In today's society the word citizen has grossly lost its meaning. Webster's college dictionary says this about it "...3. A member of a state or nation, esp. one with a republican form of government, who owes allegiance to it by birth or naturalization;..."1 What defines a citizen; what issues are relevant to citizens; and how do they act in response to these issues?
In order for society to function in a way that it can have citizens and provide them with the rights that citizens possess, citizens must fulfill certain obligations. Citizen involvement is critical to a functional society; rights and responsibilities go hand in hand. A citizen is someone who shows involvement in his or her community, someone who plays a part in holding the society together. Unproductive citizens lead to the eventual collapse of society since there is no one willing to do the everyday chores. A nonproductive citizen is someone who is apathetic, says nothing constructive but complains, and doesn’t pay attention to what is going on around the community. In contrast someone who is a good citizen might for example vote, donate time to community events, and keep him or herself informed, not just locally, but state, nationally, and internationally about things that are important to this citizen. A good citizen is someone who fights apathy and is willing to get involved -- this isn’t to say that a good citizen has to devote every waking moment to community building, but will take some time out of a busy week to do something for the greater good.
Issues that are relevant to citizens include, apathy consisting of but not limited to club drop out and voter turn out, society issues including food issues and worker issues, and media issues. The effects of apathy are evident in community clubs like the PTA, Red Cross, and youth groups: in the last twenty years the membership of such clubs has dropped by one half. The attendance rates have dropped across the board from bowling leagues to Elk's club; no one is fighting apathy anymore. Voter turnout is disappointing as well. In 1960 63.06% of the nation turned out to vote, and again in 1964, 61.92%; in 1992 55.09% turned out, and then in 1996 only 49.08%2. Is voter turn out coming to an all time low because people are no longer interested in politics? Probably not, closer to the truth apathy has been driving people away from the polls since votes don’t really matter anyway.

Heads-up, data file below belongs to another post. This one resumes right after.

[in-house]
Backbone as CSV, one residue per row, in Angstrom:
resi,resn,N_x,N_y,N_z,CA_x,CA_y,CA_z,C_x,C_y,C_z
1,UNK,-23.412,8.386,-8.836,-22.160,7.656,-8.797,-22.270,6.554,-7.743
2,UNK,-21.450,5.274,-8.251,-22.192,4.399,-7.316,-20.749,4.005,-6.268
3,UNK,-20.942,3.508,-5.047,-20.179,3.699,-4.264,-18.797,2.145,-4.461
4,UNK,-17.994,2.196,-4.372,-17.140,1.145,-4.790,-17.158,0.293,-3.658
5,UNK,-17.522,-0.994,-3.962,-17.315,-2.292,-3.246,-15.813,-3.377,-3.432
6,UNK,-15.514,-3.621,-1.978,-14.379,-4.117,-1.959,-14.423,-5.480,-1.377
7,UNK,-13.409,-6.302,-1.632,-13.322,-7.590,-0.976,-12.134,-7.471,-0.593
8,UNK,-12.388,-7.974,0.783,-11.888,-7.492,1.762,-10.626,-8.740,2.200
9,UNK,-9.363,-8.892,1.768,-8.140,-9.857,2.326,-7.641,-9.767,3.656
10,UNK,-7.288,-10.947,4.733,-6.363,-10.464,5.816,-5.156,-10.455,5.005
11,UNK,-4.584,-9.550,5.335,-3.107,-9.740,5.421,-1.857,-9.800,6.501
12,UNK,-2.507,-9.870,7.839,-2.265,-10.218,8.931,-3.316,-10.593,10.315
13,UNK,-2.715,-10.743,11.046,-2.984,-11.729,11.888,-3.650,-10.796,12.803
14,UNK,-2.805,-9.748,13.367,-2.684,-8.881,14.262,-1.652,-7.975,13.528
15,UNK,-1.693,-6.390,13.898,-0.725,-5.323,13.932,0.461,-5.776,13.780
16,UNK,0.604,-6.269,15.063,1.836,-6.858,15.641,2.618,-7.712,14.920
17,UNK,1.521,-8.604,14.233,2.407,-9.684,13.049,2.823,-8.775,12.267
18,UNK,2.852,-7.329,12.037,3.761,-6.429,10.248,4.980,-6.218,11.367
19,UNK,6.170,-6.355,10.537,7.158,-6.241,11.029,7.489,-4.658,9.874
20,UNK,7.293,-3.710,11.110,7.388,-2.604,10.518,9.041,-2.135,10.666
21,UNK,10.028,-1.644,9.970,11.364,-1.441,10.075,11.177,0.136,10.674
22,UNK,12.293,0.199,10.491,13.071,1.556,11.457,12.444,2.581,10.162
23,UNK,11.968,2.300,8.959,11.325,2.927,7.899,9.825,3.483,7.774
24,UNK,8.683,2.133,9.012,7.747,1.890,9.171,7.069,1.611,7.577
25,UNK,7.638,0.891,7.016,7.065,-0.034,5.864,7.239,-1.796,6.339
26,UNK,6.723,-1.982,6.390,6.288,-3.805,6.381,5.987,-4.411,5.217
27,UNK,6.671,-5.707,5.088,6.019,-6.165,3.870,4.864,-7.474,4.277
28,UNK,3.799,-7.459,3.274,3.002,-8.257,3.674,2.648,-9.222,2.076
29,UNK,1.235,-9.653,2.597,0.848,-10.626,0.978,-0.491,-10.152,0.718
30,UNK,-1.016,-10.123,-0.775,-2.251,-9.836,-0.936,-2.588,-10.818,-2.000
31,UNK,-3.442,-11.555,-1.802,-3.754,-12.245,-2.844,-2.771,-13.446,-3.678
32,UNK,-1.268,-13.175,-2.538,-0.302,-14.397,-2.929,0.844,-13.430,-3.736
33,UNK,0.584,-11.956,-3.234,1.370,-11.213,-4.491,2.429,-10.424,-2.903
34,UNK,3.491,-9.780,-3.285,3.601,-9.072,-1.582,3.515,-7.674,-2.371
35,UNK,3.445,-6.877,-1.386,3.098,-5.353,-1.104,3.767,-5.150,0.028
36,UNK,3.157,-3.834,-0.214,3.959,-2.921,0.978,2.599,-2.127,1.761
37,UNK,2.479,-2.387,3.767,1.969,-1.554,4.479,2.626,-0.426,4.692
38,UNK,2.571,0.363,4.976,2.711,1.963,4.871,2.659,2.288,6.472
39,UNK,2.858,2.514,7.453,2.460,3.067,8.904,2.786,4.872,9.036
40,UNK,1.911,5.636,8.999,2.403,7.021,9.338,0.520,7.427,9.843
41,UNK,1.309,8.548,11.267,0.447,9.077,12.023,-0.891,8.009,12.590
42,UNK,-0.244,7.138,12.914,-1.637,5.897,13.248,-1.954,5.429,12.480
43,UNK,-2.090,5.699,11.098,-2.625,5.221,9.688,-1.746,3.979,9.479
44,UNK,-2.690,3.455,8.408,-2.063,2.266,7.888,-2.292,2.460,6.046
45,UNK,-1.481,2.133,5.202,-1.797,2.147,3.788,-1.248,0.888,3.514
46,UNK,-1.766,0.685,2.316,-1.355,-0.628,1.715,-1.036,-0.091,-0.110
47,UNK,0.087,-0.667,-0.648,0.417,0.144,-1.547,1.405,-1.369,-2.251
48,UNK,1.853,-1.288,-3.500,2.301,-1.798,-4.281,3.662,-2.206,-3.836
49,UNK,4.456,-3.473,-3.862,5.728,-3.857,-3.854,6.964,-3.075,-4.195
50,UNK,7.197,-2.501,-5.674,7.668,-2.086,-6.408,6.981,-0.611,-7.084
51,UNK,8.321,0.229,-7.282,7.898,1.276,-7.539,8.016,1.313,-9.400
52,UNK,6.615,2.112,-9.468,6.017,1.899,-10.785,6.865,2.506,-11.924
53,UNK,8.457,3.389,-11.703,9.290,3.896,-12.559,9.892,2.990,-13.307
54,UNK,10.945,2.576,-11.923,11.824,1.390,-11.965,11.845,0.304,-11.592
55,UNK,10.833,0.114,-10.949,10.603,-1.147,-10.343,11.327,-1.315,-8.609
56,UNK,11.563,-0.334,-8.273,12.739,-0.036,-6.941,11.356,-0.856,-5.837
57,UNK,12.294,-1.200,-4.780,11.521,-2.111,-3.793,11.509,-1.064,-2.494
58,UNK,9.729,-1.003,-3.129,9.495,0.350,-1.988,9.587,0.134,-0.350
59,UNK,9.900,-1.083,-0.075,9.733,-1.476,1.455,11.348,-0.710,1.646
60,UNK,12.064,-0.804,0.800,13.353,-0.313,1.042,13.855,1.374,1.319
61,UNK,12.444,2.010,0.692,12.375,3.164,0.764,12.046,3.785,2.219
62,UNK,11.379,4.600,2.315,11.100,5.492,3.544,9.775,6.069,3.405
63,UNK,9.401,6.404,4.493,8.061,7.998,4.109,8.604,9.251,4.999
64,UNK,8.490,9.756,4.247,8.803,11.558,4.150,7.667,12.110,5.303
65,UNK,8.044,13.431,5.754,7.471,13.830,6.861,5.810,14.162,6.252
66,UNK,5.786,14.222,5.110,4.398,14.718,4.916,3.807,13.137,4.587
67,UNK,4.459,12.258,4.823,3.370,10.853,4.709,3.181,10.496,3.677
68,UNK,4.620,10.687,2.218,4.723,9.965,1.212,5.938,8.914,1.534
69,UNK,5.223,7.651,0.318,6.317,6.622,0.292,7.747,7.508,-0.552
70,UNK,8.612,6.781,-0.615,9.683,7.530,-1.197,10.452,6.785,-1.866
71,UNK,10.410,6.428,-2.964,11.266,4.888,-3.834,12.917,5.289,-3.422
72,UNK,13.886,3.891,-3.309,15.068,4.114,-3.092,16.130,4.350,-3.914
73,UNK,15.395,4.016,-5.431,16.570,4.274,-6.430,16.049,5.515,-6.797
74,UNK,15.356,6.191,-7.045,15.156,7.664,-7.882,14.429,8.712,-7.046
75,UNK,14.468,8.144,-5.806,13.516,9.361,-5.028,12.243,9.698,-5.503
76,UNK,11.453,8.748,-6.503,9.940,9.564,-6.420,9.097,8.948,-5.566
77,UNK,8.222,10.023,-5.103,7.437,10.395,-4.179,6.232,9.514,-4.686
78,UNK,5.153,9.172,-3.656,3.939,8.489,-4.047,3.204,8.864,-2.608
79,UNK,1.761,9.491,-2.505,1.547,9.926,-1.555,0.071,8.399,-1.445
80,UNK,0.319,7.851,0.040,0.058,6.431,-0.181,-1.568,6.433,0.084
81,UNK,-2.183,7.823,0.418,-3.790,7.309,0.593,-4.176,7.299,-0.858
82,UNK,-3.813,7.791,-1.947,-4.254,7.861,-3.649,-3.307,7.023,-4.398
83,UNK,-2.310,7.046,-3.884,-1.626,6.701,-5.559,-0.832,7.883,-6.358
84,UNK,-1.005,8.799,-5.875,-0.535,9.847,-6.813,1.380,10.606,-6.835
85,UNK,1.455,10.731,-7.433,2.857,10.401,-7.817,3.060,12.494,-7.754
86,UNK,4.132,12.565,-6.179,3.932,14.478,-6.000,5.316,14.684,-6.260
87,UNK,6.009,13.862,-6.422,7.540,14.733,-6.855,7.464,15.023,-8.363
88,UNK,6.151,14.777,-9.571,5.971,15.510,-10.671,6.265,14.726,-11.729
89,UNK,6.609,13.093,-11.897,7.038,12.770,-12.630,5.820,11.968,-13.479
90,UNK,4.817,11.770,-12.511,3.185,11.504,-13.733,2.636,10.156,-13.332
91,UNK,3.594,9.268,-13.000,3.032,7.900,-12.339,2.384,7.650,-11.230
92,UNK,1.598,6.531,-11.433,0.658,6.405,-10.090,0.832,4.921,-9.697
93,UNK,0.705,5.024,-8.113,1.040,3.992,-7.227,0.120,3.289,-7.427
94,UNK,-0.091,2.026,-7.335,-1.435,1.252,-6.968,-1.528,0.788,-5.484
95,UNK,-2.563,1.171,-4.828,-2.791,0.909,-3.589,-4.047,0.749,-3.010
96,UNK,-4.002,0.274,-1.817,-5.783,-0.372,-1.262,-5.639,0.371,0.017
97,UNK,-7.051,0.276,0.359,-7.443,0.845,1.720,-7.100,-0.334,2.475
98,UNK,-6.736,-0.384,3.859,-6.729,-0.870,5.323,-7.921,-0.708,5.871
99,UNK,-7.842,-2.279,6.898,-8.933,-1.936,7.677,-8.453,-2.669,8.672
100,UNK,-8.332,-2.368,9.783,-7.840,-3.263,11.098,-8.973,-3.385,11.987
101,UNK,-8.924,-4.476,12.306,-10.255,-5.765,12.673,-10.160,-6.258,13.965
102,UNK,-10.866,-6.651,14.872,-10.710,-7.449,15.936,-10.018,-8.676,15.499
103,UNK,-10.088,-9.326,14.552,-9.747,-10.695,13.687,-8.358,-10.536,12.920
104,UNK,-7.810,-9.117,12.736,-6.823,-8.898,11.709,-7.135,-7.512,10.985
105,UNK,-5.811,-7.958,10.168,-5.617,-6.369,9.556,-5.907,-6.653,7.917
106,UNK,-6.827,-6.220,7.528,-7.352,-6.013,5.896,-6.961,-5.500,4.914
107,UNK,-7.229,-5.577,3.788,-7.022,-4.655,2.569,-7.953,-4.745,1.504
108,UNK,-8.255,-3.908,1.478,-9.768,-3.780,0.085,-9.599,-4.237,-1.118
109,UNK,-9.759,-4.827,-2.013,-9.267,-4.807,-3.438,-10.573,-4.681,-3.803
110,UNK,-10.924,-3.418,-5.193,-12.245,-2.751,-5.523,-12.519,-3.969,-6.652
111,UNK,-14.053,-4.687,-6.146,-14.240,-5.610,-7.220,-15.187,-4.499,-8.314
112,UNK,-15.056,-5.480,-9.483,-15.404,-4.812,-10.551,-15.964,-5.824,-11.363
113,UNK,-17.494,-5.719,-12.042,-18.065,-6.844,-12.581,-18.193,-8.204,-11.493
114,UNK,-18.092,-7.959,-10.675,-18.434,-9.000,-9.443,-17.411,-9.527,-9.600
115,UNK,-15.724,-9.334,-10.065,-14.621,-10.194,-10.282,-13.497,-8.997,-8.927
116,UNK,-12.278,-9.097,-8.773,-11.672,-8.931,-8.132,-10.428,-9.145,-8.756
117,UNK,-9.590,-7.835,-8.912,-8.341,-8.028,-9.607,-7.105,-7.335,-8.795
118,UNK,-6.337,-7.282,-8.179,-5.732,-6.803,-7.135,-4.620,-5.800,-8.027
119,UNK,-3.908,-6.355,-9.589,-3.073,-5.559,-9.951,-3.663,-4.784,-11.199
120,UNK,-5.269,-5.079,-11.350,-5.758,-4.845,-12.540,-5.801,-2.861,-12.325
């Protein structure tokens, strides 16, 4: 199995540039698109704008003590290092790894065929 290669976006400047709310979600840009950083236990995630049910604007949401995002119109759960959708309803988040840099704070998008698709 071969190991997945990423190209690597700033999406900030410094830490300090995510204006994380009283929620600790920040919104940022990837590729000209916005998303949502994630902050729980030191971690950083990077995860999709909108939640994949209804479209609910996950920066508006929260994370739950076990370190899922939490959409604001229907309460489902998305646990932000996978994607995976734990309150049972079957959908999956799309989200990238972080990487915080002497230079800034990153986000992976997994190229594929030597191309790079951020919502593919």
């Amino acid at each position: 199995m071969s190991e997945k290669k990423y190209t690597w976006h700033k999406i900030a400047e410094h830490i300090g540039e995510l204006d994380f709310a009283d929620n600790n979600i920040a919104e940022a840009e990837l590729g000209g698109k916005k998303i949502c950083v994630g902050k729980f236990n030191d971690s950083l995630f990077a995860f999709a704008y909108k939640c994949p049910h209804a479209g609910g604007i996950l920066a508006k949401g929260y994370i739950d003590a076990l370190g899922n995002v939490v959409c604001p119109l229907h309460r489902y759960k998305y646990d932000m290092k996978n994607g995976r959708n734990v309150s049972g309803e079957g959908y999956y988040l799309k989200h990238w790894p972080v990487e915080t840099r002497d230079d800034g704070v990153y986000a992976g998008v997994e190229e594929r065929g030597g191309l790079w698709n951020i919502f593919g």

As for society issues since 1970 the annual pay for CEO's has increased 500%3, in contrast, though the average worker was making the equivalent to $21 an hour in the '70's. Since 1970 the average purchasing power for the normal family has decreased4. The working week has lengthened, average pay has decreased, and now both adults in a marriage situation have to work one or more jobs in order to meet the demands of the bill collectors. On the topic of worker issues, Karl Marx talks about what he calls alienation of the worker: the worker no longer makes the whole product but simply part of it. Similarly when a worker only makes part of the product, that person never gets a sense of satisfactionupon completing the whole thing: they only see their respective piece of the line over and over again. The last example of worker alienation is that many of the workers who make a specific product will never have the opportunity to own the product they make. The ultimate ironic example would be the welder who helps make cars but is too poor to buy one and must take the train to work.